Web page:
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SBD/March 16, 2017/Media
Ernie Johnson Talks NCAA Tourney As Turner Sports-CBS Relationship Begins Seventh Year
Published March 16, 2017
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Q: What's your process for prepping for the Tournament?
Johnson: When it’s November, I am watching a little bit of college ball. December, I need to sit down and watch games more closely and look at players. Then you ramp it up into January, February and into March. I have been keeping individual team files ever since we started this. I probably have files on 200 teams right now who could make it or did make it in the past. So, you have that to draw from, and then you're kind of in a situation where you're updating your notes on each of these teams and what players are there, who has left and what players went to the NBA early. It really is a gradual process through the years. The Monday after the Selection Show, you sit down in the morning and you go through every team in the bracket, you draw from the stuff that Stats Inc. has given you about the teams and you're getting nuggets about the players and teams. Then you’re pretty much ready when Thursday gets here.
Q: What is your favorite part of March Madness?
Johnson: What's great about it is it shrinks the world a little bit. It brings everybody together. You really have to have a will of iron to be that guy who's not going to take part in the bracket at your work. You don’t even have to be a basketball fan. It puts people at the water cooler talking about whether they think Middle Tennessee can make a run. Maybe these are folks who never would have spoken in the past, but now they have this common ground. Game-wise, it's tremendous theater. It means so much to every player who's in it -- especially those who may be putting on the uniform for the last time. You can’t forget about that aspect -- even when you look at a game on a Thursday where it might end up being a 35-point blowout. Somebody in there will be playing for the last time in a meaningful basketball game. I am always struck by the player-coach relationship at a time like that, because some of the best things you hear are from coaches who have to explain a loss or describe what it feels like to move on. You see a bond between player and coach that you really don’t see all the time in the NBA. It’s really powerful stuff.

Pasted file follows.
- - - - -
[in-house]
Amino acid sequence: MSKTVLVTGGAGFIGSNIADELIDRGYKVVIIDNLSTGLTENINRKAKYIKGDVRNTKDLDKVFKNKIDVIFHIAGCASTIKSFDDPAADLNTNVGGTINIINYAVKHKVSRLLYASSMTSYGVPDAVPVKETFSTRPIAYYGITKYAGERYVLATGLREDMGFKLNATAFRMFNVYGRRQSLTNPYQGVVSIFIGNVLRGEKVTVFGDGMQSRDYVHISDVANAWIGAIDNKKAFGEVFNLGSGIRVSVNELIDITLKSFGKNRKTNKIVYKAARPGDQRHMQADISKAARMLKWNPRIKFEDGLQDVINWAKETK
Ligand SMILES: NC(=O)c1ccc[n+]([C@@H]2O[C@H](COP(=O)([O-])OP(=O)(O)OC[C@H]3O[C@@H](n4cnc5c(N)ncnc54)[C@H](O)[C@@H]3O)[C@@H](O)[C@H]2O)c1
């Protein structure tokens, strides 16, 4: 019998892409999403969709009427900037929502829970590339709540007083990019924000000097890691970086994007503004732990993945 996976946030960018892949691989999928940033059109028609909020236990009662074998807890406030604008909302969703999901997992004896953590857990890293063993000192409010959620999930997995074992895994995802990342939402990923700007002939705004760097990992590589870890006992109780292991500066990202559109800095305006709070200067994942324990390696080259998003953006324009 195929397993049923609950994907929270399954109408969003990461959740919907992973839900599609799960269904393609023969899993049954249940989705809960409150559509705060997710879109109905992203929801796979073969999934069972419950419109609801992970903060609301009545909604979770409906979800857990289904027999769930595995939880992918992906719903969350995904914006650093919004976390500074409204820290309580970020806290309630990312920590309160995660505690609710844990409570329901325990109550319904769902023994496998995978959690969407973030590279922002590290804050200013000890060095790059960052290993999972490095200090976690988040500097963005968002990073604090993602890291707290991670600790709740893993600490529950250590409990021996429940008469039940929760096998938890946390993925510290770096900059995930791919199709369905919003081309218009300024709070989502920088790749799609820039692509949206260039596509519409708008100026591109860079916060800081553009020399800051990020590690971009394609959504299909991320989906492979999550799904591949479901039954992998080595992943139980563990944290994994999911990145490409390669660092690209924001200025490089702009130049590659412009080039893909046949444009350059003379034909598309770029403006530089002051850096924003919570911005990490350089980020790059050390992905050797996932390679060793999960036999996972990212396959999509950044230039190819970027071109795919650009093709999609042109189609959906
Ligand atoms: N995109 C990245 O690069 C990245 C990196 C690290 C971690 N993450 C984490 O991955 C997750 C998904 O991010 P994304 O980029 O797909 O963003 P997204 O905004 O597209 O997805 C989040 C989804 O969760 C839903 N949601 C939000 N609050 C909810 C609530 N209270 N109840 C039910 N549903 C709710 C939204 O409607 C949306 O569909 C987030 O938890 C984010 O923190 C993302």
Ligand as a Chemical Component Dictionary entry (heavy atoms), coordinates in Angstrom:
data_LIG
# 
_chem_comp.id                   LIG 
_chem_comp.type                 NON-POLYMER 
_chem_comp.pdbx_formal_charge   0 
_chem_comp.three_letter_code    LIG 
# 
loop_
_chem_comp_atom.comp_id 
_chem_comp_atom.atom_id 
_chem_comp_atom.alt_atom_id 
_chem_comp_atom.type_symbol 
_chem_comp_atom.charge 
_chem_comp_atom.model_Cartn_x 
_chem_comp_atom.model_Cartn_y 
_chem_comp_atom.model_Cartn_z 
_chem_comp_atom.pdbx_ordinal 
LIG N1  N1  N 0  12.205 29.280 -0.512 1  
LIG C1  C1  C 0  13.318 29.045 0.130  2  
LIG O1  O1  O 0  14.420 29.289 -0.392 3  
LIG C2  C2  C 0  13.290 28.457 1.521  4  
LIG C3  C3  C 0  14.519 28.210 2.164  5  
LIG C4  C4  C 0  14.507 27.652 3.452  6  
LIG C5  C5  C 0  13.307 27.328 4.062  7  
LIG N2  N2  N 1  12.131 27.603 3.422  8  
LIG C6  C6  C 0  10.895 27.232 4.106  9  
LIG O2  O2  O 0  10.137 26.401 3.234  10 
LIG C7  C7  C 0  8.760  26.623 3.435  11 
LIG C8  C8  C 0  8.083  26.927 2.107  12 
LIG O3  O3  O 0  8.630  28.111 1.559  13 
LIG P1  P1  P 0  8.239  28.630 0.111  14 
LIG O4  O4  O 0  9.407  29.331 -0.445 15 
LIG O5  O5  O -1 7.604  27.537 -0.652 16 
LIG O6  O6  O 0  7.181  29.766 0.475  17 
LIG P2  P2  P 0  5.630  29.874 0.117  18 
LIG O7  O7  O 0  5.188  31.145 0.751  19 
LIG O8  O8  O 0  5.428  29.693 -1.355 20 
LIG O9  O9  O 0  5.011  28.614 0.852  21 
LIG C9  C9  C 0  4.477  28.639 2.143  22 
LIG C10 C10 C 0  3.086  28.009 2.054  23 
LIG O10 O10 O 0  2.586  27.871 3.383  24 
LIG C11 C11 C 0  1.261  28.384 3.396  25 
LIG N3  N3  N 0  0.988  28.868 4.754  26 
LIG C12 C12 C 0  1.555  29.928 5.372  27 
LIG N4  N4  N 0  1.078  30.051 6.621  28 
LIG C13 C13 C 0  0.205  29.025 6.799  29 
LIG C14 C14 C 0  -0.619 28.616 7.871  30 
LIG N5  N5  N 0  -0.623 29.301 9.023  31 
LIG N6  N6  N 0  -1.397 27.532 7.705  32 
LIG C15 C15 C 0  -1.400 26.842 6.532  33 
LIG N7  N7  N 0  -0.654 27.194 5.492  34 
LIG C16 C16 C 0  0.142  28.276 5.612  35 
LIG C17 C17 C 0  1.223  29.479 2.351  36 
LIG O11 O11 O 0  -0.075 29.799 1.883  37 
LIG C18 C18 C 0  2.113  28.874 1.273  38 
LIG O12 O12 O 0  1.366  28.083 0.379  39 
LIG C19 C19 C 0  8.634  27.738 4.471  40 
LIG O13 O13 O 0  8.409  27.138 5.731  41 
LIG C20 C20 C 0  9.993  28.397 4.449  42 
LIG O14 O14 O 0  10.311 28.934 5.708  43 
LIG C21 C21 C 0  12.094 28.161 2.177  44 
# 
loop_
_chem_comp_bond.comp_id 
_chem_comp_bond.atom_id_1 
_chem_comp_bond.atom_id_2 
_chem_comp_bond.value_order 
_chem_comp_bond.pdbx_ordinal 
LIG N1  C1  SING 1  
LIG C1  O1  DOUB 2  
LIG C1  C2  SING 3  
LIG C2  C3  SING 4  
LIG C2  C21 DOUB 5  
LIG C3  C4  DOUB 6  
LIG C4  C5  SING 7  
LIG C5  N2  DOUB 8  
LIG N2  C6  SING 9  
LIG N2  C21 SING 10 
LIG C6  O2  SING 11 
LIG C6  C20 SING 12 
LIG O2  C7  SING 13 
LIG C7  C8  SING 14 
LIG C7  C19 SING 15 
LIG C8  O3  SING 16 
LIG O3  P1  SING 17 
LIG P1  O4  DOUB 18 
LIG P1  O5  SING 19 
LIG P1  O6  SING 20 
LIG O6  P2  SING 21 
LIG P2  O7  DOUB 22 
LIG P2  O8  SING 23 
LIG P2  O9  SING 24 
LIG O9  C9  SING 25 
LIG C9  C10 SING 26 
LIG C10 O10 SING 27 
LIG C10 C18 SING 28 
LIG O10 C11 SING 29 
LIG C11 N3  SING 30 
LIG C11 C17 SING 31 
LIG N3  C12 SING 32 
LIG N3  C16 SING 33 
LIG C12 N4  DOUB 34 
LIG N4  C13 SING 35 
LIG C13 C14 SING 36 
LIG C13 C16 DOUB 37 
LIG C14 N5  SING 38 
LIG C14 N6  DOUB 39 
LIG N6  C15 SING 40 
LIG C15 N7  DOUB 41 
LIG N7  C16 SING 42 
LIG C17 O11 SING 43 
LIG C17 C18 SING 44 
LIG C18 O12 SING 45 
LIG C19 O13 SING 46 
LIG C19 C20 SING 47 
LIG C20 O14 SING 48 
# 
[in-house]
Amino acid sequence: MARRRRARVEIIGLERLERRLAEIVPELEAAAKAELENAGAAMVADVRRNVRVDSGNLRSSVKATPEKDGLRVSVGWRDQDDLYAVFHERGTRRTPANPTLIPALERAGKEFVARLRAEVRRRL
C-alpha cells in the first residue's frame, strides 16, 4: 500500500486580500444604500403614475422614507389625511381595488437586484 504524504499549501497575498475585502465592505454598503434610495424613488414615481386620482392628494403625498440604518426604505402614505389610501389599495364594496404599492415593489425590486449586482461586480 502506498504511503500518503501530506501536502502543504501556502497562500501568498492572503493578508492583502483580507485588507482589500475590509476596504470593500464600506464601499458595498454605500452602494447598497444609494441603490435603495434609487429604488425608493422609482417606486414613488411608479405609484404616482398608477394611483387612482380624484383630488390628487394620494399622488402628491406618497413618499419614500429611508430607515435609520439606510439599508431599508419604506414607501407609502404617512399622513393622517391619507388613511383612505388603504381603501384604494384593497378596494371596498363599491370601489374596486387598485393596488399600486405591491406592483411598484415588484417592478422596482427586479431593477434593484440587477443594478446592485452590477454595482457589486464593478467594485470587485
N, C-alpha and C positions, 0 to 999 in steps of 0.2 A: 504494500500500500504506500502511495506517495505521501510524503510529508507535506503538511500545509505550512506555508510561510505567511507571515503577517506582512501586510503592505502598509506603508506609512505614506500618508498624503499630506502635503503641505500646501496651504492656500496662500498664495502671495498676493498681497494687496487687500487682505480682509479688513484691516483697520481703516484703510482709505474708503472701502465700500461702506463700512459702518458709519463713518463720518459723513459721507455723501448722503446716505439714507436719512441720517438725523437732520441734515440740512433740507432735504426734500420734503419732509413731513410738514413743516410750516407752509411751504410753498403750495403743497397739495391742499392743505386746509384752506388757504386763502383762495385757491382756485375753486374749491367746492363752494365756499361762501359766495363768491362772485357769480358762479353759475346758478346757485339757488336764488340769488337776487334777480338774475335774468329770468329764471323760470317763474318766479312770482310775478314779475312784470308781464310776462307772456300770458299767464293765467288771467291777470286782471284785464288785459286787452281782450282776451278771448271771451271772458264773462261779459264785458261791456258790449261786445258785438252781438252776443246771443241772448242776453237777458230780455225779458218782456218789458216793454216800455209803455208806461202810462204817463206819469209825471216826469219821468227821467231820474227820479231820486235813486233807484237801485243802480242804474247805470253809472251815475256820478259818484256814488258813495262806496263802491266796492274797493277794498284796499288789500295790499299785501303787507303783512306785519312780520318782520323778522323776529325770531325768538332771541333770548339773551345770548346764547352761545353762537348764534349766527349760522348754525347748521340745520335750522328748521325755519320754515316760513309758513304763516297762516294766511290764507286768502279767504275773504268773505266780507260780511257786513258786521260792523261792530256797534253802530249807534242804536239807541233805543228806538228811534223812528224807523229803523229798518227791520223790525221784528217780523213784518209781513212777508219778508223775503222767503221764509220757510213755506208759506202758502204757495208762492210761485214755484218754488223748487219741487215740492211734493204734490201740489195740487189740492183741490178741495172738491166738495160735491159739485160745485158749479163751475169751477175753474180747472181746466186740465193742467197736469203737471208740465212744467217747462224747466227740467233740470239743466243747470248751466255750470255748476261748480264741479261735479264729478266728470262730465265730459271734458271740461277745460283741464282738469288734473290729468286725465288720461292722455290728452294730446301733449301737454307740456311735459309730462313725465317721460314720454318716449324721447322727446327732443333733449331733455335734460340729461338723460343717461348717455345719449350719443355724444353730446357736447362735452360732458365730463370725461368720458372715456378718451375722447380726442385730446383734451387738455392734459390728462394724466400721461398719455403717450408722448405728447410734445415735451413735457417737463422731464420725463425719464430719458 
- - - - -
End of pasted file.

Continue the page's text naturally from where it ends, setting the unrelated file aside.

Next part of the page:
Q: What would you say is the biggest issue that college basketball currently faces?
Johnson: The one and done, I am not a huge fan. It makes life easier on coaches if you know you have kids for a couple of years. Kids also are more prepared for the NBA. I would love to see a two-year deal. It would make our prep easier, too. We wouldn’t have to keep asking how many freshman aren't on a certain team anymore.
Q: Is there any big difficulty in switching from your NBA host role over to an NCAA one?
Johnson: In the NBA, you’re dealing with 30 teams, and then suddenly you’re dealing with 68 teams and the possibility that somebody else might go in, so you have to be ready for those teams too. And then you do all the research on this team and you think, "Oh, I have those guys down pat," and they lose by 30 and you put their file away for another year.
Q: How much attention do Barkley and Smith really give to college basketball?
Johnson: Kenny and Charles go at their pace. But when they’re not working the NBA, they're watching college ball. We all love the game. It’s not like we’re saying, "Alright we’re going to be knee deep in the NBA season and then were going to cover curling." On a night off, you're going to watch college hoops. For the two weekends of the tournament, we also have Clark Kellogg in the studio, who has been immersed in college basketball all year. It's a really good mix and we use Clark effectively. It really isn't a seismic transformation going from the NBA to the college game, because in the end you’re talking basketball, and Kenny and Charles talk basketball as well as anybody.
Q: What grade would you give the Selection Committee this year?
Johnson: So many people are breaking down what happened on Selection Sunday. But if all the talk comes down to "Hey, so Syracuse didn’t make. Should they have made it?" When you’re in a situation like that, then they get an "A." There will always be issues, but sometimes we go out of our way to make something an issue.